New Junior Generation: Despe Times, Despe Measures (1/2)

El Desperado has a lot to say on the lay of the land in NJPW since events have been cancelled!


An end is a start. A pause in NJPW action for the last few months really does make it seem as if a new chapter in New Japan history is about to begin when we get back to action. In no area is this truer than in the junior heavyweight division. After Jyushin Thunder Liger retired back in January the question is who will lead the way for junior heavyweights in the Reiwa era in the same way that Liger shaped the division during Heisei? El Desperado would have you think it’s him. 

Not being involved in Liger’s retirement hurt. It still hurts today. 

–So, this interview is going to be the first of a series examining junior heavyweights in the new Reiwa era.

Desperado: Huh. OK.

–Last year, we began the Reiwa era in Japan. The man who really defined junior heavyweight wrestling in the last era of Heisei was undoubtedly Jyushin Thunder Liger. Did his retirement in January impact you at all?

Desperado: Hm. To me there’s no disputing that he made junior heavyweight wrestling what it is today.

–I see.

Desperado: I think I feel comfortable saying this knowing that we won’t ever face off again, but without Liger there wouldn’t be a junior division.

–A rare respectful statement for you. The two of you did have your issues; at one point in March 2014, it seemed as if you were heading toward a mask versus mask match…

Desperado: I remember. By then, I was already in talks to join Suzuki-Gun. I wanted to make a big splash before I did.

–You joined Suzuki-Gun officially that July.

Desperado: I’d made my debut in NJPW in January. To be honest, I was still finding my way and hadn’t done much of note. Having this novel situation with Liger seemed to be the perfect way for me to make a mark.

–You were very new. Maybe Liger himself thought that he could bring something out of you. 

Desperado: Hmm. Maybe it turned out that way in the end, but I really don’t think he was trying to do me a favour. I think I probably just pissed him off, don’t you?

–He’s certainly a powder keg. Very short fuse, too.

Desperado: Haha! It’s pretty hard to figure out just how to set him off. A bit of me did think that something pretty great would come from setting off that anger in just the right way, but then I joined Suzuki-Gun, it calmed down a little bit, and it just didn’t seem like the right direction anymore.

–It kind of died out before it became an all out war between you two.

Desperado: I think in hindsight I’d have liked to have done more with Liger.

–How did you feel about Liger naming Hiromu Takahashi as the one he wanted to face last?

Desperado: Maybe this isn’t what somebody of my generation wouldn’t normally say, and maybe people won’t like hearing this, but I’m of the opinion that the top guy in a Japanese promotion needs to be a Japanese wrestler. After Hiromu Takahashi beat Will Ospreay on January 4, and became the champion, I was OK with him being opposite Liger on the fifth. But Ryu Lee, after he talked himself into that match? That had me mad.


Desperado: Jealousy, really. I understood the logic: Liger and Naoki Sano vs Takahashi and Lee, two teams of rivals. I get that. But I don’t think it was particularly interesting. I’m not saying that I would have wanted to tag with Takahashi or anything like that, but I just think it hurt, not being involved in Liger’s retirement. It still hurts today. Maybe it always will. 

–So Liger’s retirement definitely made an impression on you.

Is BoSJ just a passport to the heavyweight divison now? Eat s**t.

–Liger was a fixture in the junior heavyweight ranks for so long, but recently there have been a lot of names come and go, wrestlers turning heavyweight and so forth. 

Desperado: Hm. Well if you think about recent stuff, I was out of the Best of the Super Juniors last year with my broken jaw. It cut me up too much to watch many of the matches, so I just watched TAKA (Michinoku) and ‘Nobu (Yoshinobu Kanemaru).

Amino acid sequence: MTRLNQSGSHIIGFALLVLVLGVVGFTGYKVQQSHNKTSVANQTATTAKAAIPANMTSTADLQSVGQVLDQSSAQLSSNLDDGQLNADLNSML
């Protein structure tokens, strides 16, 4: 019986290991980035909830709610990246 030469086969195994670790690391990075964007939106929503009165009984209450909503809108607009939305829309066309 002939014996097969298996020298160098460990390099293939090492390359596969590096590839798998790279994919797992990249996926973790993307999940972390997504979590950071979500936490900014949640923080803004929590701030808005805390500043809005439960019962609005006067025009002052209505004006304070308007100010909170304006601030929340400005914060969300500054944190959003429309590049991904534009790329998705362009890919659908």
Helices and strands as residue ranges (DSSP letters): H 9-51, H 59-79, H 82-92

–Just the Suzuki-Gun matches.

Desperado: But in the end, it was (Will) Ospreay and (Shingo) Takagi in the final. And they both went up to heavyweight. the two top juniors, both changed weight class. 

–They both entered the G1 Climax. The timing might have been different for the two of them, but they’re both heavyweight now.

Desperado: So they made the Best of the Super Juniors look like it was just a stepping stone to the heavyweight division. There was no other way to look at it. They can eat s**t in my mind. 

–You weren’t a fan of how that played out. But your partner in Suzuki-Gun, Taichi, he moved up to heavyweight from wrestling as a junior as well, in 2018. 

Desperado: I think with Taichi it was a lot more natural. He is a big guy, was a big guy, and really he couldn’t not be heavyweight. It wasn’t just a case of him saying ‘I don’t have anything left to do as a junior’, any of that BS. 

–Since going heavy, Taichi has done a lot, including winning the NEVER Openweight Championship. What do you think of his efforts?

Desperado: Taichi can do a lot of things that I can’t. I don’t know whether it’s all deliberate or something innate he doesn’t think about, but he’s always in the right place at the right time. That isn’t him deliberately making himself stick out, it’s a natural ability he has to draw eyes to him. 

–I see.

Desperado: When he was gone from those junior tag matches I really felt we lost a ring general. I figured I had to fill that role. 

–It’s easy to see that Taichi has excellent presentation, but he’s a real details guy as well.

Desperado: Look, you hear it a lot in this business. ‘Idiots can’t wrestle.’ Taichi is a smart guy.

–A lot of people felt like KUSHIDA was the top star in the junior heavyweight division. In February 2019, he left NJPW.

Desperado: Well, he had his own dreams to chase. Even when he came into NJPW, he was already saying he had his eyes on the world stage. Well OK, he had his reasons. 


There’s no surprise that Hiromu is where he is 

–Obviously, Hiromu Takahashi is at the top of the heap. He came back after a long absence in December and immediately took the title; what do you think of how he’s made his comeback?

Desperado: It’s not really a surprise that he is where he is. There’s nothing really strange about him getting right back to where he was before he got hurt. He deals in the unpredictable. He says these wild things and does these wild things. If he had come back from his injury and was more meek, if he didn’t make this big splash on his return, well then he wouldn’t be where he is right now. But seeing him run down that ramp in Osaka, and throw himself into the guardrails, I knew he hadn’t changed. I’m not as good a speaker as him. 

–You think so? Your comments backstage get a lot of praise.